Gather ingredients.


Sautee all of the fresh chopped vegetables.


Look at those beautiful raisins.


Farmer’s Market had purple potatoes, so I decided to give them a try for this soup. 


Spoon the soup over the potatoes


Enjoy the unique flavors of this soup.

Joseph Saltzman’s Shchi (Russian Cabbage Soup, a family friend inspired recipe)

3 T. Butter

1 Large Onion, diced

1 Medium Carrot, scrubbed and chopped

1 Parsnip, scrubbed and chopped

1 1/2 Quarts Chicken Broth

1 1/2 Cups Green Cabbage, cut into ribbons

1 1/2 Cups sauerkraut well drained(do not use canned, use bottled in the refrigerated section)

1 Can Whole Tomatoes, buzzed in a food processor, or mashed to chunks

3 Cloves Garlic, pressed

1/4 C. Dark Raisins

1/4 C. Golden Raising

10 Pitted Prunes, diced

2 T. Honey, or more to taste

1 Bay Leaf

Salt and freshly ground pepper to taste

6 – 8 Small Red-Skinned potatoes

Sour Cream for garnish

In a 10 inch skillet add the butter over medium heat.  Add onion and sautee until soft, about 3 – 4 minutes. Add carrot, turnip and parsnip.  Continue cooking until vegetables are soft, about 4 minutes.  Transfer the vegetables to a large soup pot and add all remaining ingredients except potatoes and sour cream. 

Bring to a boil, turn down heat to low and let simmer, covered, about 1 hour.  Or until fruit has almost disintegrated into broth.  Taste for seasoning and adjust.  The soup should be decidedly sweet and sour.  Adjust with honey and vinegar.

Towards end of simmering, boil potatoes until tender.

To serve, scoop a small amount of potatoes into soup bowl, ladle soup on top and add a dollop of sour cream.  Serve with a chunk of crusty bread and you’re good to go.




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  1. prunes and raisins in soup?!! WOW!!! That is one amazing bowl of deliciousness! amazing!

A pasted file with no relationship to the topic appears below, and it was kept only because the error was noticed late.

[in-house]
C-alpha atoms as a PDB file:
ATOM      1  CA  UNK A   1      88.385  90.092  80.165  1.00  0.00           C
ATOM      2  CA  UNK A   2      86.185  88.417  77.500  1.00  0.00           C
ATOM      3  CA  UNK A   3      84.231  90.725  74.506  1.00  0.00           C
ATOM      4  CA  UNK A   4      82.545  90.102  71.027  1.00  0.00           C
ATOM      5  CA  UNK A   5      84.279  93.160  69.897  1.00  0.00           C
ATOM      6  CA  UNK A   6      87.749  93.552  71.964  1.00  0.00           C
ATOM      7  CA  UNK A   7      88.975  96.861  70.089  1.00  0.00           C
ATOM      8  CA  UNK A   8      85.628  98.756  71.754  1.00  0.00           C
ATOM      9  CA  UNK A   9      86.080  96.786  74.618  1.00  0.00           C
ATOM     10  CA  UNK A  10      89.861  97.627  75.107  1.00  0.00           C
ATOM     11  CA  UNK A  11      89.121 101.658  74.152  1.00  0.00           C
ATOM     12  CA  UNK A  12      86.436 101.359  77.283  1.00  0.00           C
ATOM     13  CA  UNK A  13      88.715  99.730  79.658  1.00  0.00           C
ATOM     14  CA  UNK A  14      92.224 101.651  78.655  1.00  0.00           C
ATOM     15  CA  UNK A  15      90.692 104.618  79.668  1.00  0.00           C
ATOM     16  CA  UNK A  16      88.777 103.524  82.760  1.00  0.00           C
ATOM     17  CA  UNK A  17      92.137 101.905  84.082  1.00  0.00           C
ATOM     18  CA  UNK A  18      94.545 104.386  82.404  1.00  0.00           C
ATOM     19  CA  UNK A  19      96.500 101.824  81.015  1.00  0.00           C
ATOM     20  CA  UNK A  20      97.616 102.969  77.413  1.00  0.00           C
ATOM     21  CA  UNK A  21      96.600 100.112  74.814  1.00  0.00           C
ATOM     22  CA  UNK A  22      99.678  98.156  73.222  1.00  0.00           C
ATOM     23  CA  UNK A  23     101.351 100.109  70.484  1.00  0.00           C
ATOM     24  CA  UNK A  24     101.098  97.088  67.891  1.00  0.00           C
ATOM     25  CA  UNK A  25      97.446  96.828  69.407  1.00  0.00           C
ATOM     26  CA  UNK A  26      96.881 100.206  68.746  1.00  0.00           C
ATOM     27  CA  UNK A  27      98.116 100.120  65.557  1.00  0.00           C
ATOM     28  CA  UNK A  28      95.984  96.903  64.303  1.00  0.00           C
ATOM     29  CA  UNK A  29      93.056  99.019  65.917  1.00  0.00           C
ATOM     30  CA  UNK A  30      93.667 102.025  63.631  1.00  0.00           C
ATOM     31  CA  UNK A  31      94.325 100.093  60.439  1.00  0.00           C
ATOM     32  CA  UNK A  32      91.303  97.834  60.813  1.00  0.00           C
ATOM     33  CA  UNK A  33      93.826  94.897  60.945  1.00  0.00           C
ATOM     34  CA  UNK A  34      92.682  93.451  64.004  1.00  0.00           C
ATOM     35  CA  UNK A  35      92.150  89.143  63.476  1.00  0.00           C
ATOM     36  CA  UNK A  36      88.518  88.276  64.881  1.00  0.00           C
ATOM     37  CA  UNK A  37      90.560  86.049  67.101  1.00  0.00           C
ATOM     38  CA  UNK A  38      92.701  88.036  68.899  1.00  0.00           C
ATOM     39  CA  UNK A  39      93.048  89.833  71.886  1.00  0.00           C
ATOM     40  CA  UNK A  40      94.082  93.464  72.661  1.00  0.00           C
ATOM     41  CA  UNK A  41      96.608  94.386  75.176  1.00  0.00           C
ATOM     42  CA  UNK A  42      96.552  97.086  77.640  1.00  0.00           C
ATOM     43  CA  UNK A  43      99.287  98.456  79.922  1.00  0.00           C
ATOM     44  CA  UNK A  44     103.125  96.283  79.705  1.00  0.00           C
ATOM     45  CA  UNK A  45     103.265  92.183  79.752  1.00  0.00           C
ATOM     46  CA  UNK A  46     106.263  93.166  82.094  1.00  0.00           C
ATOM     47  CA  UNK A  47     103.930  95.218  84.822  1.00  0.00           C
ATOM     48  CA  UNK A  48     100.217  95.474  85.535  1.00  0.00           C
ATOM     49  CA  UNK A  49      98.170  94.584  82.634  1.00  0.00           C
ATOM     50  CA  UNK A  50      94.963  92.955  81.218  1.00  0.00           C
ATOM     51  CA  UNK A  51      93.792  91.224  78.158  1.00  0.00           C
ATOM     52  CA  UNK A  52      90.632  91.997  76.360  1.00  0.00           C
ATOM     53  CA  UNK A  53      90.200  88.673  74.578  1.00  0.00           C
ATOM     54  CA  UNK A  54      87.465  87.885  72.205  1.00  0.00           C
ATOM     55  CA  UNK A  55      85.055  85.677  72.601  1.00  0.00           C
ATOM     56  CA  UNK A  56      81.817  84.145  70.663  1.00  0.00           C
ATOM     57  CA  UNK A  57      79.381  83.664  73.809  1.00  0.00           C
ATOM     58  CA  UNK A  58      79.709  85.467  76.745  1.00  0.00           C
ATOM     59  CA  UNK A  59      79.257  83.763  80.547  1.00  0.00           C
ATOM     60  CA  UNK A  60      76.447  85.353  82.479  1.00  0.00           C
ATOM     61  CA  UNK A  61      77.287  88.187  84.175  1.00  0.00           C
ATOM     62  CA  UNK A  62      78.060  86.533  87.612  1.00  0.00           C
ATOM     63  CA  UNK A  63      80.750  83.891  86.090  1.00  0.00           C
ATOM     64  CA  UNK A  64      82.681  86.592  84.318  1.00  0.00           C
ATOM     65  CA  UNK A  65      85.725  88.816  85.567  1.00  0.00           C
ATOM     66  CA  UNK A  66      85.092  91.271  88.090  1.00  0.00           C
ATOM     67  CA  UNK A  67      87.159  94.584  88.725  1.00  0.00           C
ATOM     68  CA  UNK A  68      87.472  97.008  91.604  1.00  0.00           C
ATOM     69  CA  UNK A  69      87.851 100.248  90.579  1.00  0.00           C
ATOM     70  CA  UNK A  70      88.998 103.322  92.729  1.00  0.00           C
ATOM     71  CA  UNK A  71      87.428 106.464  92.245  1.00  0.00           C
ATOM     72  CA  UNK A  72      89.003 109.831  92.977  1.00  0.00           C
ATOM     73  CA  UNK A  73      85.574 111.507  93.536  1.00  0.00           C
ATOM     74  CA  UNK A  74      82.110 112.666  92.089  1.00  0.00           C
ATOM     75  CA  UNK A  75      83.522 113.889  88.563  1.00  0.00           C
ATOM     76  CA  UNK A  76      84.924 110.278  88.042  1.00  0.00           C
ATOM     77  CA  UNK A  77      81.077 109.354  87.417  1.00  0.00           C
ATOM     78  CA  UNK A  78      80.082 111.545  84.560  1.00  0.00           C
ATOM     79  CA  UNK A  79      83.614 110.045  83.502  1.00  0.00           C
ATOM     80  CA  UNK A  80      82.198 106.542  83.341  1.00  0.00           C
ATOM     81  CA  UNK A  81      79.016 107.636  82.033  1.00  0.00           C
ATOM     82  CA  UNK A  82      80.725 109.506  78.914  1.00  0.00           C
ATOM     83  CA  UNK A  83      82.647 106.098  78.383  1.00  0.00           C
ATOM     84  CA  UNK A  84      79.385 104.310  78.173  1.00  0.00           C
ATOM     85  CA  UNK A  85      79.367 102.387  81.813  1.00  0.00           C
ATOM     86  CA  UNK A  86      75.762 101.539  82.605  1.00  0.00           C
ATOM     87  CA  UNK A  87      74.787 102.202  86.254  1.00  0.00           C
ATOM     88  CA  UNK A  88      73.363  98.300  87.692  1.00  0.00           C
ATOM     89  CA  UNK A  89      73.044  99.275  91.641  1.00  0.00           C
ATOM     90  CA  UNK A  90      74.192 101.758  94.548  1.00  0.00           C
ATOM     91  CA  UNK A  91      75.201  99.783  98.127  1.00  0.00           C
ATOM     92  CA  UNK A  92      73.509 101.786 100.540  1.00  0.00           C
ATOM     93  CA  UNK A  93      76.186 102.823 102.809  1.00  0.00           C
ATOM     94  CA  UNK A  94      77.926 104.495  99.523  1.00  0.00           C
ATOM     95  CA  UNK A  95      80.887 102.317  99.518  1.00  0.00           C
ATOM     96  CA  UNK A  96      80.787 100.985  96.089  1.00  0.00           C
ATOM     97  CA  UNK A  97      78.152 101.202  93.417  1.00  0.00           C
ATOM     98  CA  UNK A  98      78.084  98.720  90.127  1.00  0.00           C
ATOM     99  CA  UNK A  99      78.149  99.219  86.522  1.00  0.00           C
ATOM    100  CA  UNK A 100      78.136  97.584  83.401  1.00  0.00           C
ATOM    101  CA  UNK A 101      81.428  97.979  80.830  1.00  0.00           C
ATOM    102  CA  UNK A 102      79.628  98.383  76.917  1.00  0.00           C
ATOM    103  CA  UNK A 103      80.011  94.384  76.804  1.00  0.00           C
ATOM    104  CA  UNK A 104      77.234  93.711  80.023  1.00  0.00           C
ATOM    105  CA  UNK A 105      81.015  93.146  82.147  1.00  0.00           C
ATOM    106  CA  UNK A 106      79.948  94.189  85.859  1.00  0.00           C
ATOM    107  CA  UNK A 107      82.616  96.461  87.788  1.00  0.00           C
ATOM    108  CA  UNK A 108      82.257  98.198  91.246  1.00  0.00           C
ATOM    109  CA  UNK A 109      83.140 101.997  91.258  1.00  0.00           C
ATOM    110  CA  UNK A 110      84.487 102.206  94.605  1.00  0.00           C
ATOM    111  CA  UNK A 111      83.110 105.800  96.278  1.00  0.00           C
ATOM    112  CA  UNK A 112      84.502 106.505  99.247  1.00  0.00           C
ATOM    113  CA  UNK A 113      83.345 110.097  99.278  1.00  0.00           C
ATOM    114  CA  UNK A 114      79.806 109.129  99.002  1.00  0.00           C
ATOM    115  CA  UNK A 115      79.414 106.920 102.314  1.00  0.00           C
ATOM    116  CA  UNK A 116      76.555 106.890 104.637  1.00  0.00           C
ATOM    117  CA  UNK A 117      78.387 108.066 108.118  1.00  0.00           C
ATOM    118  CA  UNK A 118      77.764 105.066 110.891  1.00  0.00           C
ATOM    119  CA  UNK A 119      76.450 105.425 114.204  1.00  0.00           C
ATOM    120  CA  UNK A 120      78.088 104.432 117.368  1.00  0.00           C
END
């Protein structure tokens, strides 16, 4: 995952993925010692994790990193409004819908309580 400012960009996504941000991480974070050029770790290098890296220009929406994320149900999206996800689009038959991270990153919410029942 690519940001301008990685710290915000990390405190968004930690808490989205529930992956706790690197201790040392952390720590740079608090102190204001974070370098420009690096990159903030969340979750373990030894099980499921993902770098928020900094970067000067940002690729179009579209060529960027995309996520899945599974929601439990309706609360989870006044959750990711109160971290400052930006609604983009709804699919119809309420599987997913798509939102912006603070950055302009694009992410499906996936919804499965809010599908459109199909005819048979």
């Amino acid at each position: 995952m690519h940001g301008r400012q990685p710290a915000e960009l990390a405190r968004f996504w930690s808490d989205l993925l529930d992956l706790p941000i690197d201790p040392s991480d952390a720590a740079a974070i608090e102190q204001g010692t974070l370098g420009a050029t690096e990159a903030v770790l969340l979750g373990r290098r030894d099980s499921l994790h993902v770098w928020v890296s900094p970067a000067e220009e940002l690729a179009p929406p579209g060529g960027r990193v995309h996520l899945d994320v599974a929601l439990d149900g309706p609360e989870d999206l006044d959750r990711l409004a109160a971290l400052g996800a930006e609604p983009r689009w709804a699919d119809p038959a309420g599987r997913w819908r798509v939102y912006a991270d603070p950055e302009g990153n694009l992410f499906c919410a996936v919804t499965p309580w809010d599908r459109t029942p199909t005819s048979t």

2. While the title doesn’t ring a bell, the cover certainly does. I’ve seen this somewhere before but cannot recall where…Hm…I’ll probably think of it as I’m falling asleep or something. It looks like a great book to have around!

    • It is a great book. I’ve not even tried a lot of the breads. I will be doing so for my blog however

  3. That is my kind of cookbook. I am spoiled from blogging. I want a great recipe, AND a story.

    BTWm great story and recipe nice post

    • The cookbook is full of short interesting stories. Love this book. Just wait, there is are a lot more samplings from this book on their way.

  4. Interesting. I wonder if I could convince my girlfriend to try that soup…

    • If there’s a couple of ingredients that you think would scare her off, I’m sure you could omit and still have a delicious soup. (just not the vinegar, honey or sr. cream)

  5. Sounds yummy! I love cabbage and I love potatoes, put them in a soup and you’ve won me over!

    • Vanessa, this really is delicious. A mild combination of sweet and sour.

  6. Thanks so much for stopping by and commenting on my blog! It looks like you’ve got some great food on here. Soups are ideal for when you feel kind of overly stuffed. I love the looks of those blue potatoes, as well as all of the dried fruit that is in this. I don’t think I’ve ever seen a soup with the latter ingredients.

    • Thanks for stopping by my blog. The soup sounds odd, but really is quite elegant tasting. The Sour Cream really brings it all together.